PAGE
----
During the concert on Independence Day, we will listen to masterpieces of Polish music. We will hear pieces by two Romantic composers and one of the works of an artist living in the 20th century, whose output is only now gaining due recognition in Poland. The event will be graced by the participation of the superb singer Olga Pasiecznik.
Stanisław Moniuszko went down in music history as the father of the Polish national opera. During the concert, the West Side Sinfonietta will perform the majestic Polonaise of The Countess for cellos. This dance was not created for The Countess, as Moniuszko simply used an earlier piece, taken from one of his collections of instrumental works. Then we will hear music created by Mieczysław Weinberg, born in Warsaw in 1919, whose life was very turbulent. During the war, Weinberg escaped to Minsk, Tashkent, and then to Moscow, where he stayed until the end of his life and where his work received considerable recognition. Weinberg’s compositions are in the Neoclassical style. In them, he often used forms known from the past and traditional harmony. Concertino in G minor for violin and string orchestra op. 42 is a light, unpretentious and melodic three-movement work written in 1948. Its movements are titled Allegretto cantabile, Lento and Allegro moderato poco rubato.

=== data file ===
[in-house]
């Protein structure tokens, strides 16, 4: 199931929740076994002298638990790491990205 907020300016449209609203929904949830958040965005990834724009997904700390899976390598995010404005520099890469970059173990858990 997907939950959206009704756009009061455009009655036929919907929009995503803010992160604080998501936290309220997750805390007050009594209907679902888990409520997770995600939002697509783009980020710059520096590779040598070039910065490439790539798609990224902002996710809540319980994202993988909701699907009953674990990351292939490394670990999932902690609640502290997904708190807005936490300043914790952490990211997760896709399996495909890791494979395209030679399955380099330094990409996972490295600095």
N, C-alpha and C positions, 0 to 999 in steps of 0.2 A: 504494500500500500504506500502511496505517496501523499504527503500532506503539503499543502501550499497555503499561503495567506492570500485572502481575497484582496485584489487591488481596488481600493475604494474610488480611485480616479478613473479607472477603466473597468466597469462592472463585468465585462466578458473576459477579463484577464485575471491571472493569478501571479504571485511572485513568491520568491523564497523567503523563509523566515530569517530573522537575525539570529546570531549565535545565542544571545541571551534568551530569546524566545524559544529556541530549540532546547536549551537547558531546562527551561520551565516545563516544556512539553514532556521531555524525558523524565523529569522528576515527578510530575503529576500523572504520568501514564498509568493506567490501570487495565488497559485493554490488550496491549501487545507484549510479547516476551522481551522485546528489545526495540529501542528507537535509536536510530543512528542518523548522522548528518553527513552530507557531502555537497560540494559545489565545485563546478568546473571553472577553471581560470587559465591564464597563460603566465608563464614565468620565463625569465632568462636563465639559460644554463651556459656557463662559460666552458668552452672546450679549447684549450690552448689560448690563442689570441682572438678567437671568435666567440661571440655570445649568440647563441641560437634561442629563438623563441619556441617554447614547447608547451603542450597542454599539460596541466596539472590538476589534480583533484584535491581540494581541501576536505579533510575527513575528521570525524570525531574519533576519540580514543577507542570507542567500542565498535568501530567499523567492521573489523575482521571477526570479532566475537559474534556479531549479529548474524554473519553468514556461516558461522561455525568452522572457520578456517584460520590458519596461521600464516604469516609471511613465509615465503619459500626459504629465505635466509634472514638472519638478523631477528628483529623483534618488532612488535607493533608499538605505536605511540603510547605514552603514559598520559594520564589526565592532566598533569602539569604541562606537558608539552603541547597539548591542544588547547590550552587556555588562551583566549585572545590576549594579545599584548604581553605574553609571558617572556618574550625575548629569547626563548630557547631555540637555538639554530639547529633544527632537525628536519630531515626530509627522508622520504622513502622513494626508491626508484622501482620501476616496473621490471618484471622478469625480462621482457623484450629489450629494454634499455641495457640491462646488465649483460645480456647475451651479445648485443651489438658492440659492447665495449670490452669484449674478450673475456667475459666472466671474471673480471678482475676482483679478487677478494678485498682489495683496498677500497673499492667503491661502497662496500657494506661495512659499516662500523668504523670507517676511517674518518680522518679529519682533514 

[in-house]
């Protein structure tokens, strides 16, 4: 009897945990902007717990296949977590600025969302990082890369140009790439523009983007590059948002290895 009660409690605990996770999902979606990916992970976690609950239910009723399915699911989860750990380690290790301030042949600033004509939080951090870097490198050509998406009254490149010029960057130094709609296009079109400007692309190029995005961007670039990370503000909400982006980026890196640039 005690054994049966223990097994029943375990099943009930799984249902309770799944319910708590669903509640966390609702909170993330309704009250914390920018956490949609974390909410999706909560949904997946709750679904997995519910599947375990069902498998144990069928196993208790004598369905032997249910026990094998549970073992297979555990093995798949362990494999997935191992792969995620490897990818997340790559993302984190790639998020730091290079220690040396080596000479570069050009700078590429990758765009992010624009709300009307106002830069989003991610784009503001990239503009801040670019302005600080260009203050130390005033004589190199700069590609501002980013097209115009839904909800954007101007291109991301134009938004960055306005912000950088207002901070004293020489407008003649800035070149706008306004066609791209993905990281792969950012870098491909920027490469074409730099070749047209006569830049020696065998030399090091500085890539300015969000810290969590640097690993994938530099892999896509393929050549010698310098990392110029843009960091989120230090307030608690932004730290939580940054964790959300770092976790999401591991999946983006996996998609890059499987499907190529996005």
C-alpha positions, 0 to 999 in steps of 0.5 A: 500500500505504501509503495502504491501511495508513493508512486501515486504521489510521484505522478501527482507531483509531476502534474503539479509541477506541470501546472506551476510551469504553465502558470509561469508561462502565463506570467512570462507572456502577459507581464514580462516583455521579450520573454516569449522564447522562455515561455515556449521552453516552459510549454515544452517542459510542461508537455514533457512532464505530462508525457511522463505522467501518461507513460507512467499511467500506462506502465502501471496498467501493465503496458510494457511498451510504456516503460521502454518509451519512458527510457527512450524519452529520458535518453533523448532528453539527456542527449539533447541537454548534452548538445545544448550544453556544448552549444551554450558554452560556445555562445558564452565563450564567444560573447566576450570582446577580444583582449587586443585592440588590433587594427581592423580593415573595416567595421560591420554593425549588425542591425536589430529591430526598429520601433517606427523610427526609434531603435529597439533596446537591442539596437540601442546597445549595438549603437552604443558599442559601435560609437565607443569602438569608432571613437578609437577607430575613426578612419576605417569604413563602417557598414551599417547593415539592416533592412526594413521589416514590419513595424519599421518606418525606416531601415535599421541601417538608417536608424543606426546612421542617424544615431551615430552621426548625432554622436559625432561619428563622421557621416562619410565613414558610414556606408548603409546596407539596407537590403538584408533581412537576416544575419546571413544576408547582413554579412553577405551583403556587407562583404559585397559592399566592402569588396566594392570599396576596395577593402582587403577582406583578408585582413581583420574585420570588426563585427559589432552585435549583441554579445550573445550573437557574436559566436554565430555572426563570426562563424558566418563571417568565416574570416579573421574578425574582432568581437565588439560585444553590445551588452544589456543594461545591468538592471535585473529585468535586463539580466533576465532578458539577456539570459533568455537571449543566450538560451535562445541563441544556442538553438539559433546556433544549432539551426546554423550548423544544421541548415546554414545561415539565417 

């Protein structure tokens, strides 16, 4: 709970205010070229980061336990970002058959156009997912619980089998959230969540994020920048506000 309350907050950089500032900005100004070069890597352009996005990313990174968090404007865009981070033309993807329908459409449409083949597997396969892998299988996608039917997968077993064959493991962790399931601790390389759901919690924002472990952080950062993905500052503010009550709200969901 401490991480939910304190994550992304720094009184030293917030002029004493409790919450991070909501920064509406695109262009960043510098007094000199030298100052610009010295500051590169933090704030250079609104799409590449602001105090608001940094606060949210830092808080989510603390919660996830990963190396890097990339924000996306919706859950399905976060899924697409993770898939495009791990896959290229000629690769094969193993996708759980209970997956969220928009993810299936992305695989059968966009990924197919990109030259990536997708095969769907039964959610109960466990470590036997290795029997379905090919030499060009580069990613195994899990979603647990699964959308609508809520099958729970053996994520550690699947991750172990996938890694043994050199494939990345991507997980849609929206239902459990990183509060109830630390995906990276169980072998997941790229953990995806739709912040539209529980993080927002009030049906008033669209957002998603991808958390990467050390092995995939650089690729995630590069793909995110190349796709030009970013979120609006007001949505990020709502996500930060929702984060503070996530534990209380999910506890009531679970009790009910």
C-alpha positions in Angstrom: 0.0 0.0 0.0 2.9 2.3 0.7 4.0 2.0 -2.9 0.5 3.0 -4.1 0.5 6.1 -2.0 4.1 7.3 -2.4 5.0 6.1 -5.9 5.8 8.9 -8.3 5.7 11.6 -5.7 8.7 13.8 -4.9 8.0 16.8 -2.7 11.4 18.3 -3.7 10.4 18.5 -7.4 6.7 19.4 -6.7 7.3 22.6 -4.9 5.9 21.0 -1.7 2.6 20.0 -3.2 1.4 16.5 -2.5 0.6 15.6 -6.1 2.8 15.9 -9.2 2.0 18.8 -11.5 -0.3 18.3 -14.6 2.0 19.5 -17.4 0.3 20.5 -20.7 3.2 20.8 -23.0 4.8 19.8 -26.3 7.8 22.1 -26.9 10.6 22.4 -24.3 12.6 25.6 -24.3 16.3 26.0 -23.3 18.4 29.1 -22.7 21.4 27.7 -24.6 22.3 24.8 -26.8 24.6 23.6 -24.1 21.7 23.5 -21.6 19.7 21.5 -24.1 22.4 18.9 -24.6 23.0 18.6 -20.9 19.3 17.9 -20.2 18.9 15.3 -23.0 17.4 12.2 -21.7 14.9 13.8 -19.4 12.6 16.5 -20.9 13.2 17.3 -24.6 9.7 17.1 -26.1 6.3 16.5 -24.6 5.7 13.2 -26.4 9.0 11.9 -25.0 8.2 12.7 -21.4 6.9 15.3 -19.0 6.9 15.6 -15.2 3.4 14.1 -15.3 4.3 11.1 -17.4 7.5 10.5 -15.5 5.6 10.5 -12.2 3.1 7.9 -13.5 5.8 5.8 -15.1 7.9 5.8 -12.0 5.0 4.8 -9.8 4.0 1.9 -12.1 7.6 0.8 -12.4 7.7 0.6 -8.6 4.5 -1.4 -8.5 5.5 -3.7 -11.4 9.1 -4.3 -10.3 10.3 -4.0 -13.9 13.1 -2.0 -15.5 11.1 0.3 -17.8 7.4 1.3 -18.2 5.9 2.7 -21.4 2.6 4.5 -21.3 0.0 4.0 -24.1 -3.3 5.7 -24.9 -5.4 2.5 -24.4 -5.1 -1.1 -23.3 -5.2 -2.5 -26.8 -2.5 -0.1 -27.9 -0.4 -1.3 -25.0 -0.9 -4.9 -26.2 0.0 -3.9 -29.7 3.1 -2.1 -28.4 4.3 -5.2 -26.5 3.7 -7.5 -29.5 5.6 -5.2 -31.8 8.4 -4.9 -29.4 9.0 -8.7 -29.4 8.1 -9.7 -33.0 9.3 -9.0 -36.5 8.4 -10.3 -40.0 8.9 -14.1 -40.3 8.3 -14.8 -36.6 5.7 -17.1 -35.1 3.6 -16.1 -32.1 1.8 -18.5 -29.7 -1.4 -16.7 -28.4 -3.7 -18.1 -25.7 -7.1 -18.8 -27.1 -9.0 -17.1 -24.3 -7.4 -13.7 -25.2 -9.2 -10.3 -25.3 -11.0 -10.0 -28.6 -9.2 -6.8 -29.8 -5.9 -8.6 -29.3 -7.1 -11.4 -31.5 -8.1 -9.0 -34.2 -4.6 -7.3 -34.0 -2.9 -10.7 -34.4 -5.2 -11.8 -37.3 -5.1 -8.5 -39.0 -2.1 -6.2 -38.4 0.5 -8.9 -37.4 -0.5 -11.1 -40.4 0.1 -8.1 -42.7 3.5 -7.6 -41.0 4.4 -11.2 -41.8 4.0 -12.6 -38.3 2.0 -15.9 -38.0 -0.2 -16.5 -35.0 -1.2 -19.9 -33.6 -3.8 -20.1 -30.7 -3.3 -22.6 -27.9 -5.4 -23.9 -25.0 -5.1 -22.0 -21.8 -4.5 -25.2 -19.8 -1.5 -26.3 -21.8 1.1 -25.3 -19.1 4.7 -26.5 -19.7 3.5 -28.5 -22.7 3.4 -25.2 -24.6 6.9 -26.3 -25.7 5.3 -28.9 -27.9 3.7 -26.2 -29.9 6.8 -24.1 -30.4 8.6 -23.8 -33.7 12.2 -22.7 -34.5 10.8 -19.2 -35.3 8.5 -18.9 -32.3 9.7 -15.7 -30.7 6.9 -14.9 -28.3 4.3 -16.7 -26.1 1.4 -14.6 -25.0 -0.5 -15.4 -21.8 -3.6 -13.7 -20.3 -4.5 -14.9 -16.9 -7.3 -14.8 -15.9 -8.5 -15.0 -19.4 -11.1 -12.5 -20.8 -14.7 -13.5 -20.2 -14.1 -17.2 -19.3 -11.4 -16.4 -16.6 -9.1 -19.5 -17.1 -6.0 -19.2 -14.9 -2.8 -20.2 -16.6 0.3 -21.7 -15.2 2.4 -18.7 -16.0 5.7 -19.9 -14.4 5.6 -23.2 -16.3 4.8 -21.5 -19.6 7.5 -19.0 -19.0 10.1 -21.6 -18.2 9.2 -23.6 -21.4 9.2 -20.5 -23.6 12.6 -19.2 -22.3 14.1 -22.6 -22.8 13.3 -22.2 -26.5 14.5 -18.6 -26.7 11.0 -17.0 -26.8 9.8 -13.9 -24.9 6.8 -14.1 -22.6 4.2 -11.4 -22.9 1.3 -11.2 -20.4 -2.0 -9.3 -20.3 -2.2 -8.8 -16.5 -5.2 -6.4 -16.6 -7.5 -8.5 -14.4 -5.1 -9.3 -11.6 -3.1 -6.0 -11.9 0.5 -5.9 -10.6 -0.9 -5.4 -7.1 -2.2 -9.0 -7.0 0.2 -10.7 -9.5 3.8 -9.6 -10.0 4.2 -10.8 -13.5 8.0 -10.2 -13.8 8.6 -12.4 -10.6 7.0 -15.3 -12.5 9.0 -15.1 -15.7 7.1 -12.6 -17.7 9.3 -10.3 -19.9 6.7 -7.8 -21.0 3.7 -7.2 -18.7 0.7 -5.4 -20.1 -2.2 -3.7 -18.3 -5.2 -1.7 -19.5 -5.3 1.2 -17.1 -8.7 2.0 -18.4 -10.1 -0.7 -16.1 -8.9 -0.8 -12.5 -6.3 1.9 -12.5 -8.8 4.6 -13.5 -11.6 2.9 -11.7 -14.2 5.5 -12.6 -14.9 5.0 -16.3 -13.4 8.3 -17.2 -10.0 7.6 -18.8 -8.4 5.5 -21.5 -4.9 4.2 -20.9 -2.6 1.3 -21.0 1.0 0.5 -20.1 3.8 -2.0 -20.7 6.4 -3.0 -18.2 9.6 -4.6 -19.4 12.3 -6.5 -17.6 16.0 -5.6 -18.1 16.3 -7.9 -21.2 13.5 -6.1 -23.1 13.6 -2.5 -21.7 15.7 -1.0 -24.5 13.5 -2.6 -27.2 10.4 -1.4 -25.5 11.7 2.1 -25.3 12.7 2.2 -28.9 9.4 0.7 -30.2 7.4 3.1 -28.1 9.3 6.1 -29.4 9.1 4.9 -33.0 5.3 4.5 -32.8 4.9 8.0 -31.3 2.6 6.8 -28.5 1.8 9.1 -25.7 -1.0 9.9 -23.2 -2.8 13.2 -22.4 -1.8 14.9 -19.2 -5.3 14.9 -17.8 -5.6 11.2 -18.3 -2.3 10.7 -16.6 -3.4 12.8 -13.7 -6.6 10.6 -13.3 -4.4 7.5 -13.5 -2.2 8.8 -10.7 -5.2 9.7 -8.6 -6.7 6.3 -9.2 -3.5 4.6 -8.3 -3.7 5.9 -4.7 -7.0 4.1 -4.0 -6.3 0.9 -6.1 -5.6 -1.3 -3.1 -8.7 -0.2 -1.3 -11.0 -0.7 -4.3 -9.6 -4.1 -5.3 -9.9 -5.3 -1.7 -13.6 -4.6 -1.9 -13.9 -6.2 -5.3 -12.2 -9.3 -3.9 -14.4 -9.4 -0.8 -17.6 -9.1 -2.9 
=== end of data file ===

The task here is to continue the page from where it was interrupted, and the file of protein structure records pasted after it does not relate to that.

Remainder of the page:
We will also listen to compositions by Frederic Chopin. The vast majority of his oeuvre are pieces for solo piano. His songs are not performed as often as his other works. The collection entitled Songs op. 74 was published ten years after the Chopin’s death and contains nineteen miniatures written in the years 1827–1847. Julian Fontana, Chopin’s friend and confidant, was responsible for publishing and editing these works. The composer wrote them only to Polish texts, and the author whose lyrics he most readily used was Stefan Witwicki.